Pop-ups on websites are controversial. Some successful website owners swear by them, others will not use them under any circumstances. Another group uses them carefully by controlling when and to whom they get shown.
Mark Schaefer recently published a post on his Marketing Solutions blog on this subject.
According to his article, over 50 % of consumers say they would not revisit a site that used pop-ups.
Wearing my consumer hat, on my first visit to a site I can tolerate a small pop-up asking me to subscribe to a newsletter or promoting a special offer. If the pop-up is delayed until I am about to leave the site, I find it less irritating.
However, successive pop-ups promoting different products or services or pushing me to subscribe do annoy me intensely and have caused me to leave sites never to return.
Pop-ups From a Marketing Perspective
Wearing my marketing hat, I use pop-ups carefully. My experience is that they do work for certain calls-to-action if used with restraint.
On our Tiny Home Geniuses site, you will see a small pop-up subscription form after 20 seconds and as you leave after your first visit, a second different pop-up again asking for your email address.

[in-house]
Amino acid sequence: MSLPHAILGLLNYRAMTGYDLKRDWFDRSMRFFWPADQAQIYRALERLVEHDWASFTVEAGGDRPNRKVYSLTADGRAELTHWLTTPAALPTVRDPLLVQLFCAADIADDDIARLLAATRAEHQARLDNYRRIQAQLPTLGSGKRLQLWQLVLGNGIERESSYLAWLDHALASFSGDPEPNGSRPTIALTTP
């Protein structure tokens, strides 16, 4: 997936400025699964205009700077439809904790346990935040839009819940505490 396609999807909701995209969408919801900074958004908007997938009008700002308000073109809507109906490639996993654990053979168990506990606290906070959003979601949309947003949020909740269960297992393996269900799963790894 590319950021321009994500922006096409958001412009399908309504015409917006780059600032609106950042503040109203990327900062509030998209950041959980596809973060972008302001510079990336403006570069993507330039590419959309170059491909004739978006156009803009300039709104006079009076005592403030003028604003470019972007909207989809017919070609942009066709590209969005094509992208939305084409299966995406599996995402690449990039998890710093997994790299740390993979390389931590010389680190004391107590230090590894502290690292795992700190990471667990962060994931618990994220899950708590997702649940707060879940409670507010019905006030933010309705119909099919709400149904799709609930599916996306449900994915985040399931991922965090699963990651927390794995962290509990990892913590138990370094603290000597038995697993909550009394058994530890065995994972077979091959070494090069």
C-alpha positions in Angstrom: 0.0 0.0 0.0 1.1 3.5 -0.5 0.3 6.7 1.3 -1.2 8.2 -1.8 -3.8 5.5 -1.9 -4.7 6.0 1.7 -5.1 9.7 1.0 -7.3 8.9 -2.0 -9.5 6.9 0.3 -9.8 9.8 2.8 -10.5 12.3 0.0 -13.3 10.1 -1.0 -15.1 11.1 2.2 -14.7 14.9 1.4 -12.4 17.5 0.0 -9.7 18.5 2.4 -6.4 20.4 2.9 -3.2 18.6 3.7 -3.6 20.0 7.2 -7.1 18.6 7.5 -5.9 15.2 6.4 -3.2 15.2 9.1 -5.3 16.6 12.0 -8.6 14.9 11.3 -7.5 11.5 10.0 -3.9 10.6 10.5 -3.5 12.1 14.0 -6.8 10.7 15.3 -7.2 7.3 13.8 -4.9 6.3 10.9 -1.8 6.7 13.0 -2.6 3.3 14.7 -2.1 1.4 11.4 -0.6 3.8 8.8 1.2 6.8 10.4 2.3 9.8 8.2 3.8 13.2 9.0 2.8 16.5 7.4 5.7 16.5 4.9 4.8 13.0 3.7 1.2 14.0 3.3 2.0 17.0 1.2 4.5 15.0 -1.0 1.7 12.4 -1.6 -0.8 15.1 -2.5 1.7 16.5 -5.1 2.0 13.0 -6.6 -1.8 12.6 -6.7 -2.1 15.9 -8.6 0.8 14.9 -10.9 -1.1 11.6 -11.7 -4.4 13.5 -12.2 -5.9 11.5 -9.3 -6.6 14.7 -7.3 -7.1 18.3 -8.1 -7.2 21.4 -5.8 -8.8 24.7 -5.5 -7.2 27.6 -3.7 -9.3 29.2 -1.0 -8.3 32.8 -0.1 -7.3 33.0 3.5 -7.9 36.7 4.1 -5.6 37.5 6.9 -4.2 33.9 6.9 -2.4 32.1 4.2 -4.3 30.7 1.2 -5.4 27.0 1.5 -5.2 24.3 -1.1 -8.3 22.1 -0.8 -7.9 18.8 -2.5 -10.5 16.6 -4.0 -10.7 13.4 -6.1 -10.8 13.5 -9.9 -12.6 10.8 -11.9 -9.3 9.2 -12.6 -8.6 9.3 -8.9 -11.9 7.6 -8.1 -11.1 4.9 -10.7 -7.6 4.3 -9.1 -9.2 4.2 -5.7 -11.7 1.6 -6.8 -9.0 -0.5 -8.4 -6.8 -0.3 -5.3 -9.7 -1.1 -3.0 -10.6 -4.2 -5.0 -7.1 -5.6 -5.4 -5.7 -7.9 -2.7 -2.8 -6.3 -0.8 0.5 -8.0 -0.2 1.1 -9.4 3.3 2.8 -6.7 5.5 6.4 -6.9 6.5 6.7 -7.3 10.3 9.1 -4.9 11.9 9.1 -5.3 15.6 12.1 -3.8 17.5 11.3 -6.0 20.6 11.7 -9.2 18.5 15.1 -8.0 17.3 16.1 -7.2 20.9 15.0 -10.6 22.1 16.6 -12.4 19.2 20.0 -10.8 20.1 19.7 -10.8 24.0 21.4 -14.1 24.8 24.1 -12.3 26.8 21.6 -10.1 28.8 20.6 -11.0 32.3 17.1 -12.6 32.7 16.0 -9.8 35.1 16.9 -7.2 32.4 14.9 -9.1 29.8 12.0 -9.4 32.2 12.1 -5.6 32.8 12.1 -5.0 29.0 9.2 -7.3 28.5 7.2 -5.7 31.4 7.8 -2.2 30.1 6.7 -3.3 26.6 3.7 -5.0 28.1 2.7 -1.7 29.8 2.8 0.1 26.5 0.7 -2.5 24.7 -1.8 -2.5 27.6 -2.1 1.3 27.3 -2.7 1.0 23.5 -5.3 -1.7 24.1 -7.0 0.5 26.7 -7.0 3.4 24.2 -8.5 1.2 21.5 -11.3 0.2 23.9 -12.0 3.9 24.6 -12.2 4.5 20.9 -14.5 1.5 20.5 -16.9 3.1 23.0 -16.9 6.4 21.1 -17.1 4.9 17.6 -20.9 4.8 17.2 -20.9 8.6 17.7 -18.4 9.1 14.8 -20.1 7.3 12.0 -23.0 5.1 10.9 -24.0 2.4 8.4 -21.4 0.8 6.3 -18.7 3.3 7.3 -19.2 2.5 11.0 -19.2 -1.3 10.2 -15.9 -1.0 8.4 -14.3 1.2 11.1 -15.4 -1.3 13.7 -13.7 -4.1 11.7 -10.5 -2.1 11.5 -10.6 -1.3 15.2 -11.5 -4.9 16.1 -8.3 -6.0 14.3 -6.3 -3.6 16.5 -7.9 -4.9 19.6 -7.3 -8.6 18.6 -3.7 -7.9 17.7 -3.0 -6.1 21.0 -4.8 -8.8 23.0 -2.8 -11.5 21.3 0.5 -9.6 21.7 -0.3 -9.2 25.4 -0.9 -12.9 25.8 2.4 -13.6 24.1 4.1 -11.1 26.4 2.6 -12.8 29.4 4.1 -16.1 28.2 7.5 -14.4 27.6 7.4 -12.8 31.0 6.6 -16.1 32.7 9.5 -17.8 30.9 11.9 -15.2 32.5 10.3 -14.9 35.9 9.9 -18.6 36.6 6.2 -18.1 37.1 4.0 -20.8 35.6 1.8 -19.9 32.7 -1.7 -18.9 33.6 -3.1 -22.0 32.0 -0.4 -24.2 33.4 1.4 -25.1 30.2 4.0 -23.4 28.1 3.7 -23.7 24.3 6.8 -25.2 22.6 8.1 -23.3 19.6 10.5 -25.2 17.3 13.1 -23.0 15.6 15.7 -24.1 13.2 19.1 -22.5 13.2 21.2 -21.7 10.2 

Our statistics show us the following rate of subscribers who subscribe using forms on our site. About 40% of our subscribers come from landing pages.
- Exit pop-up = 50%
- Regular pop-up = 40%
- Static sidebar form = 10%
We do not use pop-ups to advertise any products or services.
I follow the same procedure on my personal blog PeterWrightsBlog.com. I have not received any negative feedback about pop-ups on either site. But we know that many dissatisfied visitors will quietly disappear without giving reasons.
Pop-ups work for us when used carefully. They do not work for all sites or all audiences. You need to try them and assess the results on your own sites. Because of my own dislike of big, flashy intrusive pop-ups, I only use small forms, never huge ones that obscure most of the page.
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